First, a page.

A ‘Band-Aid’ for 800 Children
The first emergency phone call of the morning is the one that wakes her up, and Nora Sandigo, 48, answers one of the three phones she keeps within reach of her bed. “Hello. How can I help?” she says, because someone is always asking for her help. She gets up, pours herself coffee and takes down notes as she listens. “Sebastian. 12. U.S. citizen,” she writes. “Father deported. Mother detained. Drs appointment today, 2:45.”
“Okay, yes. I can do this,” she says, and soon she is in her minivan, sorting through a notebook that contains her to-do list for the day. She has to prepare lunch for 120 children, deliver school supplies to 13 others, drop five off at schools across greater Miami, help find housing for three, take two to doctor appointments, one to a psychologist and one to visit a parent detained for immigration violations.
“Dios mio,” she says, my God, because these are not just things she hopes to get done but things she needs to get done — things she is in fact legally responsible for doing.
For Sandigo, it means the file cabinets in her small office are now stuffed with birth certificates, baby pictures, Social Security cards, passports and notarized forms for 812 children living in 14 states, ranging in age from 9 months to 17 years. Only two of the children live with her, and with Sandigo covering some of the costs, the rest stay with friends or relatives. She does this as a volunteer and often at her own expense, not because she considers herself capable of providing a safety net for 812 children but because no one else does it. The federal government doesn’t track what happens to the children of deported parents, and no state or federal officials monitor how many children Sandigo has or how many guardians like her exist in immigrant communities around the country.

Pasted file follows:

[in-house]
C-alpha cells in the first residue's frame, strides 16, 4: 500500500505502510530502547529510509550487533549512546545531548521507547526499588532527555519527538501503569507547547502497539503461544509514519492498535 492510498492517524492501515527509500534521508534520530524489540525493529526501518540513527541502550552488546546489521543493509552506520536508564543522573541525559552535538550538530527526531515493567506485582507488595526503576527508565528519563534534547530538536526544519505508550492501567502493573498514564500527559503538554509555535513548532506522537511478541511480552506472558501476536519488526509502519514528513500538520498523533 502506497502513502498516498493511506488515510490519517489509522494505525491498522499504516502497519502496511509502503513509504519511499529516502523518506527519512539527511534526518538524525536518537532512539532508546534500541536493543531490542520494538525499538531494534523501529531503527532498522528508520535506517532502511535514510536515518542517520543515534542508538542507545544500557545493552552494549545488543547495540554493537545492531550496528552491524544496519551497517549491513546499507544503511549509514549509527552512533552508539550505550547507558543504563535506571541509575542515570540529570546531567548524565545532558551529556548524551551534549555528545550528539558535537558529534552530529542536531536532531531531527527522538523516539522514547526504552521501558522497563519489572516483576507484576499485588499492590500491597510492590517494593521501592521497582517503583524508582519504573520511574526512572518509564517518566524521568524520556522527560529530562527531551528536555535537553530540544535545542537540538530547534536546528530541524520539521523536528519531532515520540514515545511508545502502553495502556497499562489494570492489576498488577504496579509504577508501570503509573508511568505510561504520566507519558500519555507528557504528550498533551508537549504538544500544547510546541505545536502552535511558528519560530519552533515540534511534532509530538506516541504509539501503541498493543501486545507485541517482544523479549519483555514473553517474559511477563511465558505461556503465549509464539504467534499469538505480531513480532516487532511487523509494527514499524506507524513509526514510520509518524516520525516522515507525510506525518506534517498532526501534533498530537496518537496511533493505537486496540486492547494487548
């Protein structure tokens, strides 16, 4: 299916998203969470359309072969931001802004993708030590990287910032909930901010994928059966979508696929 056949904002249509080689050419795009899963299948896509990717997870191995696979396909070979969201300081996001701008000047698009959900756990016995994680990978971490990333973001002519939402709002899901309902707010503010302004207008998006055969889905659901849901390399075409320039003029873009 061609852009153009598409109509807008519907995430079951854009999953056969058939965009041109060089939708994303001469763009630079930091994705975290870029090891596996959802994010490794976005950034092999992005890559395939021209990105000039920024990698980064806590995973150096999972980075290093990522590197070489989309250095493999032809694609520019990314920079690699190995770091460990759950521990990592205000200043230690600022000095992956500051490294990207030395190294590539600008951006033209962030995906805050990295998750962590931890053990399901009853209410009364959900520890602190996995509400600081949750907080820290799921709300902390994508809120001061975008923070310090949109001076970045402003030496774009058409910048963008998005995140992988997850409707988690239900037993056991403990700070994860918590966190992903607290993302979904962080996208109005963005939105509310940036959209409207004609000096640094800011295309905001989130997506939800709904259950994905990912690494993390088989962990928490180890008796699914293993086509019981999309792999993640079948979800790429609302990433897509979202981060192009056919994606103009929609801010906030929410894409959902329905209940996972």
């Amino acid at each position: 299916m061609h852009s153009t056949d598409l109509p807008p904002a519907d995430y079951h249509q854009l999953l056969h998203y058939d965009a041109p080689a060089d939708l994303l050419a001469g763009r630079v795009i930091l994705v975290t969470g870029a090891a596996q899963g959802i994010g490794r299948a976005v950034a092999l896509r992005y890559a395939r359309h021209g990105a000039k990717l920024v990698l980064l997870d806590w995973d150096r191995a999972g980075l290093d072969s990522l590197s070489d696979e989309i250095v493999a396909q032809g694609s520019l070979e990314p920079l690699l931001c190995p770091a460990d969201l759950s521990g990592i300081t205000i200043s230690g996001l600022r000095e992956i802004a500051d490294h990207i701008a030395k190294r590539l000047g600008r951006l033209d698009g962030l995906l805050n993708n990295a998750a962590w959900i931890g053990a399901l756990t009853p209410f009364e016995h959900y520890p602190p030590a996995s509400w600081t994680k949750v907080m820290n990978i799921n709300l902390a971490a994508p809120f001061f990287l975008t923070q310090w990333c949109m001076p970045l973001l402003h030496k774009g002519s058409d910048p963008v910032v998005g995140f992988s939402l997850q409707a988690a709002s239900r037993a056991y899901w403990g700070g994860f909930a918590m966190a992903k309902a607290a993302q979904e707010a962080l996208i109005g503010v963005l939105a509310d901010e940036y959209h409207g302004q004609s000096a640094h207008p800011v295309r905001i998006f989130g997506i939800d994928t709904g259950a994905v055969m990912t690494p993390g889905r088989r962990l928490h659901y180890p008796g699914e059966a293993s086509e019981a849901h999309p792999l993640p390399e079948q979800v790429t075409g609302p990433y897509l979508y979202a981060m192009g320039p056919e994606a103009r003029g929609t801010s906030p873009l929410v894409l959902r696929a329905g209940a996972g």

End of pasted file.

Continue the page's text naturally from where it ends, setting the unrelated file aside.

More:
The whole article and more great photos are here: A ‘Band-Aid’ for 800 Children.
The article is three weeks old, but it is still resonating in my mind and I wanted to share it.
These children are US citizens, but their parents are not. Immigration law was changed in 1996 to make it easier to deport undocumented parents of US citizens. As the article says:
Before then, U.S. children had the right to permanent residency for their parents who did not have legal status in the United States, so long as those parents had shown good moral character and lived in the country for at least seven years. But Congress worried that the policy had created its own form of amnesty, encouraging immigrants to come and have children to legalize their status. “Anchor babies,” some called them, and so Congress made a switch: Immigration offenders would no longer be guaranteed protection because of their American children.
This article illustrates the hardships caused by stricter immigration laws. This woman is doing amazing work, but what she really wants to do is change the law back. She needs help.
NPR aired an interview with Nora Sandigo on Sunday morning. You can listen here: